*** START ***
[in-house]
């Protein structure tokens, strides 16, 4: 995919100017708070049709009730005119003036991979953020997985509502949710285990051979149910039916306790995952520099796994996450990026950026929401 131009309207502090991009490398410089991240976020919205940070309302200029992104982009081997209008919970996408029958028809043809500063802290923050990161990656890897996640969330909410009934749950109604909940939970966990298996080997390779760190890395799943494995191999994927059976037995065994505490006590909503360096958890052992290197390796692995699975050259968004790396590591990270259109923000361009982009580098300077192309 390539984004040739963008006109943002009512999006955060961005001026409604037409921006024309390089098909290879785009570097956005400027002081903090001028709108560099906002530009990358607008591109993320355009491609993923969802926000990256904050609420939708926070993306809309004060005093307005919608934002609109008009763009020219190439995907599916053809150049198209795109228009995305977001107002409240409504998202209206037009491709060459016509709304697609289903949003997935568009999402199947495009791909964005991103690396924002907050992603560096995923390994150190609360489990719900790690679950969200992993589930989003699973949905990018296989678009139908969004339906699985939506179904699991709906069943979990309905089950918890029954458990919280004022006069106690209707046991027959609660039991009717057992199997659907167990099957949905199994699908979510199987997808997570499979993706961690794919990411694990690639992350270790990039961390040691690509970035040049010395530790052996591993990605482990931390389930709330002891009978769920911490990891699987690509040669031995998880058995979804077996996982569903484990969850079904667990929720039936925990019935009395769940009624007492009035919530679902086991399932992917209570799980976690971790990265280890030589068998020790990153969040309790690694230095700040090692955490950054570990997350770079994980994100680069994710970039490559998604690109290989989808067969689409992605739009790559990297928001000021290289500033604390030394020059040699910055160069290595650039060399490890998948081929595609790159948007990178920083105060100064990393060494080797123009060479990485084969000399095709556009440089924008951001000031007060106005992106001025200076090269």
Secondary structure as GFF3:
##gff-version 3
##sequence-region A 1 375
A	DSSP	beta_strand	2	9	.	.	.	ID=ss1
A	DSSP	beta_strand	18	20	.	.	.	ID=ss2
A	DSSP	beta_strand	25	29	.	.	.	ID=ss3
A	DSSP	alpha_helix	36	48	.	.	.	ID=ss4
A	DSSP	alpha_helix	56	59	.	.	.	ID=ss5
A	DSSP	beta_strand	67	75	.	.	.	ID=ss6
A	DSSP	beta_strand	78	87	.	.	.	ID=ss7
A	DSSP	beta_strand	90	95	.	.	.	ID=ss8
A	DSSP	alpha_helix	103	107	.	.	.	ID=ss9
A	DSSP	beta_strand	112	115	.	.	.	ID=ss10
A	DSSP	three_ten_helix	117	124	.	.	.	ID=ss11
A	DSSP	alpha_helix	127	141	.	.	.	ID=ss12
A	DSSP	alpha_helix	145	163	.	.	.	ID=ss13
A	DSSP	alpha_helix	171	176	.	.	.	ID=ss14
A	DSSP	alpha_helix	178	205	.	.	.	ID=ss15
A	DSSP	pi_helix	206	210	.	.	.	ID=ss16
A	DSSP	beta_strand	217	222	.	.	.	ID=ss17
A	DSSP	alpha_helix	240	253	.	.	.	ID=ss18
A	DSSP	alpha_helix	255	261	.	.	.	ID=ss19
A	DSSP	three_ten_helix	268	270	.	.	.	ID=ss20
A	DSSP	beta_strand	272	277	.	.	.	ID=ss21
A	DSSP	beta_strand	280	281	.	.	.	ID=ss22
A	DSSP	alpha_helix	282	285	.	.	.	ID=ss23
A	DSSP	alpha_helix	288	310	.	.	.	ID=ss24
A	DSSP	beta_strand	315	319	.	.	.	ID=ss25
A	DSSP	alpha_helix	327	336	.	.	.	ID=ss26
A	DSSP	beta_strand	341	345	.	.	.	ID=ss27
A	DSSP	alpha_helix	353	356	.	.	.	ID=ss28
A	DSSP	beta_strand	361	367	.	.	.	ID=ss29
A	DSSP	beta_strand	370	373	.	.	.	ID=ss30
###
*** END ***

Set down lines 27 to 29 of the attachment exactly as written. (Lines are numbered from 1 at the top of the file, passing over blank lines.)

A	DSSP	beta_strand	280	281	.	.	.	ID=ss22
A	DSSP	alpha_helix	282	285	.	.	.	ID=ss23
A	DSSP	alpha_helix	288	310	.	.	.	ID=ss24